When travelling with a group, it is always easy for arguments to arise regarding preferred activities or ways to spend a free weekend. After a busy first week working in a Phnom Penh, our TEFL group however, seemed to all be on the same page when it came to organising some downtime.
After a group dinner at a local BBQ restaurant, we were shepharded on to Dusk til’ Dawn, or the Rooftop Reggae Bar Phnom Penh as it’s more commonly known– exactly what it says on the tin, and a phnomenal way (pun intended) to really relax for the first time together and experience great music, views, and our first taste of the nightlife of the city. Curfews at 9pm during the week don’t exactly allow for more than a rebellious tipple on the riverside before racing back to accomodation before the security guards fall asleep, but I feel this restriction allows us to make the most of the weekends, and in a way this week it feels like we’re actually settling into a (somewhat) normal working routine.
The delicious cocktails at the Reggae Bar were exactly what was needed by all after a tough week, and after a bit of chatting and dancing we proceeded to hop the nearest tuk-tuk to check in to our accomodation for the next 3 nights.
The Mad Monkey hostel in Phnom Penh is one of the primary spots in the city for backpackers, with honestly probably the cleanest shower facilities and tastiest restaurant menu I’ve seen since arriving in Asia. Shared dorms, every nationality imaginable wandering around the reception area and rec room, and likeminded working-travellers just chilling for the weekend, it really allowed us to feel like we were finally taking a break and allowed us to revert to ‘traveller-mode’ again.
The popularity and widespread reputation of the Mad Monkey for Western backpackers and travellers such as ourselves really showed as I ran into a girl I know from college back home in Ireland whilst trying to find my way up the windy and confusing staircases one night. The rooms are very strangely laid out, but it’s fun trying to find each one if you don’t mind a bit of trial-and-error – and the artwork around the walls is brilliant to look at too if you do get lost!
There are nightly beer-olympic style games in the ‘Rooftop Sunset Bar’, and plenty of other bars, nightclubs, and Western-style restaurants around within walking and tuk-tuk distance that also appealed to us. I was particularly excited to see the Costa Coffee, and directly opposite it stood a large branch of Domino’s Pizza!
The staff were excellent, the menus were yummy and nicely varied (albeit slightly pricey), and the rooms were spotless, well-cleaned and spacious. We were particularly happy when they didn’t seem to mind us hanging around in the resturant area for hours on the Sunday, I’m sure they’ll be sick of seeing our faces before the end of our stay in Cambodia!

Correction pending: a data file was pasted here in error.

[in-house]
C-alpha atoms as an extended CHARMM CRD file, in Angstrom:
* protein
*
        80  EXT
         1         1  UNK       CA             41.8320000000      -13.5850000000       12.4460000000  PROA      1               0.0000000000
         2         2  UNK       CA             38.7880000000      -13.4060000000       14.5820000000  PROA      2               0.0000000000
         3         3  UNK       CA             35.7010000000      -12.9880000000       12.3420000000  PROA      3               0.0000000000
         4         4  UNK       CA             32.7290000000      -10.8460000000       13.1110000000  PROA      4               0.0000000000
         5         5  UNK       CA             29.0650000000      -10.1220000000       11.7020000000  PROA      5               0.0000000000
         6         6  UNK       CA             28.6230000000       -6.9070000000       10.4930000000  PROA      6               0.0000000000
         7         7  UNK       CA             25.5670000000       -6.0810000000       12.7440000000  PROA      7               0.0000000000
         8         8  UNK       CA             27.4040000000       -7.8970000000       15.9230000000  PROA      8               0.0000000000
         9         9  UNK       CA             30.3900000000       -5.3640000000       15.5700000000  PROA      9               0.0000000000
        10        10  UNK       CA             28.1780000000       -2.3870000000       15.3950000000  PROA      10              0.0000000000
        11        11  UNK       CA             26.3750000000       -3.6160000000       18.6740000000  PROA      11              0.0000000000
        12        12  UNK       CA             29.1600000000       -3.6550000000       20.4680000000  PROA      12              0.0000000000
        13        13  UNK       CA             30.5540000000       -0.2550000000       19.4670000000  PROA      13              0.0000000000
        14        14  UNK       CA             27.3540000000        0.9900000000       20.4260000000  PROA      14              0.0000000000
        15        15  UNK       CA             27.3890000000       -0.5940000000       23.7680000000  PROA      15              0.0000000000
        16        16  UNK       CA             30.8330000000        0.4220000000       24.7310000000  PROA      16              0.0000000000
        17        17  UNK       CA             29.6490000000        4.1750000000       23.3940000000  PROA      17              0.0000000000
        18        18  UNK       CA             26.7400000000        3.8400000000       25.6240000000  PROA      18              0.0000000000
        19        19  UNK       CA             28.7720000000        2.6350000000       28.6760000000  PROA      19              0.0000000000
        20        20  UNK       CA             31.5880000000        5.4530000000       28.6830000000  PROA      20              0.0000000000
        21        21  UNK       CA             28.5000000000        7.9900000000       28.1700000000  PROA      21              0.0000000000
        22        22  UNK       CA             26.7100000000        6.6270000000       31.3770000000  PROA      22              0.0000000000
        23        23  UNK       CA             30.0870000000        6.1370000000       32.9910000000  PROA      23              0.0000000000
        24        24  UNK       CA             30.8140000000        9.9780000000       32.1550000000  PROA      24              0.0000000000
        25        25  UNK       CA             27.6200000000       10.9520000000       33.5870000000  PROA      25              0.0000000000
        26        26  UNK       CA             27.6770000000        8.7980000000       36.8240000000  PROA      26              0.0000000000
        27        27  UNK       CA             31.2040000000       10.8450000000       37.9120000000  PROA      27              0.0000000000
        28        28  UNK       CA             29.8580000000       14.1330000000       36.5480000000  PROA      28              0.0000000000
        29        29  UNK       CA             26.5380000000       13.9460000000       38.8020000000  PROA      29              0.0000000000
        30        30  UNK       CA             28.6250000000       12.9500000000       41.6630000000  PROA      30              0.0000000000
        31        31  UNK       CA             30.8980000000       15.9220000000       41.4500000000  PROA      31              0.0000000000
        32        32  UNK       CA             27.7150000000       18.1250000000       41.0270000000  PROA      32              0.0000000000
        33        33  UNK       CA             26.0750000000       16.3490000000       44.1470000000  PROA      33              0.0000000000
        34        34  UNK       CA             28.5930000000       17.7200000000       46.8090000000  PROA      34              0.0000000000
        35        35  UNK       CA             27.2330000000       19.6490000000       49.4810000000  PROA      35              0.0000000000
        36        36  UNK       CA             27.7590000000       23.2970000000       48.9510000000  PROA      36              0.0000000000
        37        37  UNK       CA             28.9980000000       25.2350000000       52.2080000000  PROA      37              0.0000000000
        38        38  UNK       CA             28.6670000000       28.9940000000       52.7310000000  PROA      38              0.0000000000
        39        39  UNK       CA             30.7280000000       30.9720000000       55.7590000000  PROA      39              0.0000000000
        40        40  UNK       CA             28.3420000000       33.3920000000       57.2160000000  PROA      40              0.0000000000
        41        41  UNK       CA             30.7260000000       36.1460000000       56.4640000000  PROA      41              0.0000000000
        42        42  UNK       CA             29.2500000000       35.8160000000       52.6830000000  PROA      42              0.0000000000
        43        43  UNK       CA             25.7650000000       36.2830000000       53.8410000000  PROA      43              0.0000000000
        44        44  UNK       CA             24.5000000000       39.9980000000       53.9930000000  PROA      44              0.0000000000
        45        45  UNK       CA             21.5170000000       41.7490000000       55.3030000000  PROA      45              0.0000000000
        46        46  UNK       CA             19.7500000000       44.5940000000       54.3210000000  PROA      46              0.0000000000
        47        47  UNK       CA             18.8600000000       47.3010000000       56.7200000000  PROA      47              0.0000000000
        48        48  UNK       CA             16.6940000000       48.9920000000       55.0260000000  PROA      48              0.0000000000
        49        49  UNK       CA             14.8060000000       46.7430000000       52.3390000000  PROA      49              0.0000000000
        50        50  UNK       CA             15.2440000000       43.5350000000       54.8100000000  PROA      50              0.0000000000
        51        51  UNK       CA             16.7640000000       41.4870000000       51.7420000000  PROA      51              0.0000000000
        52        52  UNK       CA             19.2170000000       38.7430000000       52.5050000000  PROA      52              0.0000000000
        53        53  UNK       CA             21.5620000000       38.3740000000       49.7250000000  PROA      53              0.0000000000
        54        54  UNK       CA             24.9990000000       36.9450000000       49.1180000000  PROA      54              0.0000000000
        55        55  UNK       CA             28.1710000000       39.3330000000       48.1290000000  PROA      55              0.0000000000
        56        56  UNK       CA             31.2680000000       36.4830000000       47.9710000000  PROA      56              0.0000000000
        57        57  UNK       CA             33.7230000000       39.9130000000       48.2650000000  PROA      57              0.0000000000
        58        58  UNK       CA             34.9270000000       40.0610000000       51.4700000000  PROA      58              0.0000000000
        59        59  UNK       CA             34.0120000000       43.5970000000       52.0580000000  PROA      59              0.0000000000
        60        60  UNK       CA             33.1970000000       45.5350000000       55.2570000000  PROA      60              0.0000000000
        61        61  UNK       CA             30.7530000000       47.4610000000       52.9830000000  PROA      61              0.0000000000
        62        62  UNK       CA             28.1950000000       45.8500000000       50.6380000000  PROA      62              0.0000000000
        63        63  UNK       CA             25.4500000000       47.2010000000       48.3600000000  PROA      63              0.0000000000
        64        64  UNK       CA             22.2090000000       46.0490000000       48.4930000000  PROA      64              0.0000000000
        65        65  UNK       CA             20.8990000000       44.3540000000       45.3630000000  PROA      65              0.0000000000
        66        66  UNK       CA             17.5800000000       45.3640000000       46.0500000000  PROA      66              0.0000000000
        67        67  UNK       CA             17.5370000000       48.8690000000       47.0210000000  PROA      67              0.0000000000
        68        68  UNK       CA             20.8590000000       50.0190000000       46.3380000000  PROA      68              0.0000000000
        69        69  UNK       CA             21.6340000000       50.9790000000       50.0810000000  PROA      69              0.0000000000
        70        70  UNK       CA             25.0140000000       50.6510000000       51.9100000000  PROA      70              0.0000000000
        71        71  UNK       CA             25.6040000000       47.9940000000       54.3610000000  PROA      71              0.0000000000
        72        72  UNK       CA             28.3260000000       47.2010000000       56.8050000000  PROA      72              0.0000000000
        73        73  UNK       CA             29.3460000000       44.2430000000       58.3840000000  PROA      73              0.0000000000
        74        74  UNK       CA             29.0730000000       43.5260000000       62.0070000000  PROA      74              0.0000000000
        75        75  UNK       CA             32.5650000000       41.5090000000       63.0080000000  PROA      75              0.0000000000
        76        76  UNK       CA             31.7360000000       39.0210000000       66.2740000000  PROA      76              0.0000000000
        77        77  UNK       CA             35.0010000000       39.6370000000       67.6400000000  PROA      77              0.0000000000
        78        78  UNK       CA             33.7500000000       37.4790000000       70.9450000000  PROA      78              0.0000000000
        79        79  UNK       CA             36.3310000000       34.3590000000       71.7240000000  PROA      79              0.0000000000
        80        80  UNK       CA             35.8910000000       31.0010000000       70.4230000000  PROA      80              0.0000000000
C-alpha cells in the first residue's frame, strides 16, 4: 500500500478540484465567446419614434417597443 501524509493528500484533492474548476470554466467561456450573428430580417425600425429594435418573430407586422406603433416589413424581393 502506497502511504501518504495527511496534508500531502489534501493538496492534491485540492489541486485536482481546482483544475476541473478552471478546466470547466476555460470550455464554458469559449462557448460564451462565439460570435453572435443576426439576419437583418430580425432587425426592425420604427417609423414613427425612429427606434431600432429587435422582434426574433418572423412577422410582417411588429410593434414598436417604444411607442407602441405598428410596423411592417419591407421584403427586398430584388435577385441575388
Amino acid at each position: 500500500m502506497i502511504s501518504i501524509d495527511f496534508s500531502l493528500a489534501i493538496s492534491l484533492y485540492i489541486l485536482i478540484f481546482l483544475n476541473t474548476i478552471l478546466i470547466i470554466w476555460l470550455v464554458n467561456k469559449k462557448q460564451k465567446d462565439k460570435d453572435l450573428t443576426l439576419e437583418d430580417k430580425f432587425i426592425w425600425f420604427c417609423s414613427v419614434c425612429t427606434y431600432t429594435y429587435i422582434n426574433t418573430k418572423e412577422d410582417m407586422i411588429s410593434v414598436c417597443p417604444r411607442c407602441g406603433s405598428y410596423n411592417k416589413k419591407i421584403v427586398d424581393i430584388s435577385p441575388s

Only a 5 minute walk up the road from the Mad Monkey, I was thrilled to find the Nataraj Yoga Hub Cambodia, where I attended classes both mornings of our stay. Both the Ashtanga and the Regular Flow classes I attended were great, and the open-terraced balcony looked out over a beautiful courtyard garden.
I didn’t mind paying the rather pricey drop-in rate of $9 in order to get a proper class or two in though – self- practice is great, but difficult to accommodate regularly whilst travelling and staying in shared lodgings.
Koh Dach Island
Our Saturday was spent cycling the length of Koh Dach Island, or ‘The Silk Island’ as it is known to the locals. This beautiful, quiet and picturesque length of land was exactly the break we needed from the madness of both the city of Phnom Penh and the backpackers’ hostel, and we were treated to a visit to the house and workshop of a local lady who showed us exactly how she wove and made the silk products, one long scarf she told us taking ‘three to five days’ to complete. The ferry out from Phnom Penh port cost a mere 500 Riel, (the equivalent of $0.25), and it took us smoothly over the Mekong River to dock silently at the other side, alongside a haul of dusty motorbikes and one or two old cars which drove straight off the boat and onwards to their island destinations as soon as we thumped gently into the bank.
We rented bikes for $2.50 for the day from Phnom Penh Bicycle, which meant we had the island to ourselves to explore. I’d definitely recommend the bike rather than the motorbikes – much quieter, more peaceful, and really helps you feel like part of the island as you pedal forwards over the barely-used dust tracks and pathways.
It was so tranquil and relaxing to traverse the dust tracks and wave at the excited local children who saw us as we passed, the palm trees, strange bone-thin cows and local vendors giving us a true insight into what life here is really like. As we continued on and found ourselves immersed in beautiful countryside, greenery and blue skies, I really had several glorious moments of smiling peacefully and thinking;
‘This is why we travel’.
After a long afternoon we stopped for refreshment at a French Hotel/Pizza place where the fresh stonebaked veggie pizza was honestly the most deliciously mouth-watering thing I have ever tasted! Rooms there go for $70 dollars a night between 6-7 people, which we worked out would cost us about $12-$15 each to share for a weekend. Definitely returning here some weekend soon, because it was literally paradise on earth – and there was a pool!!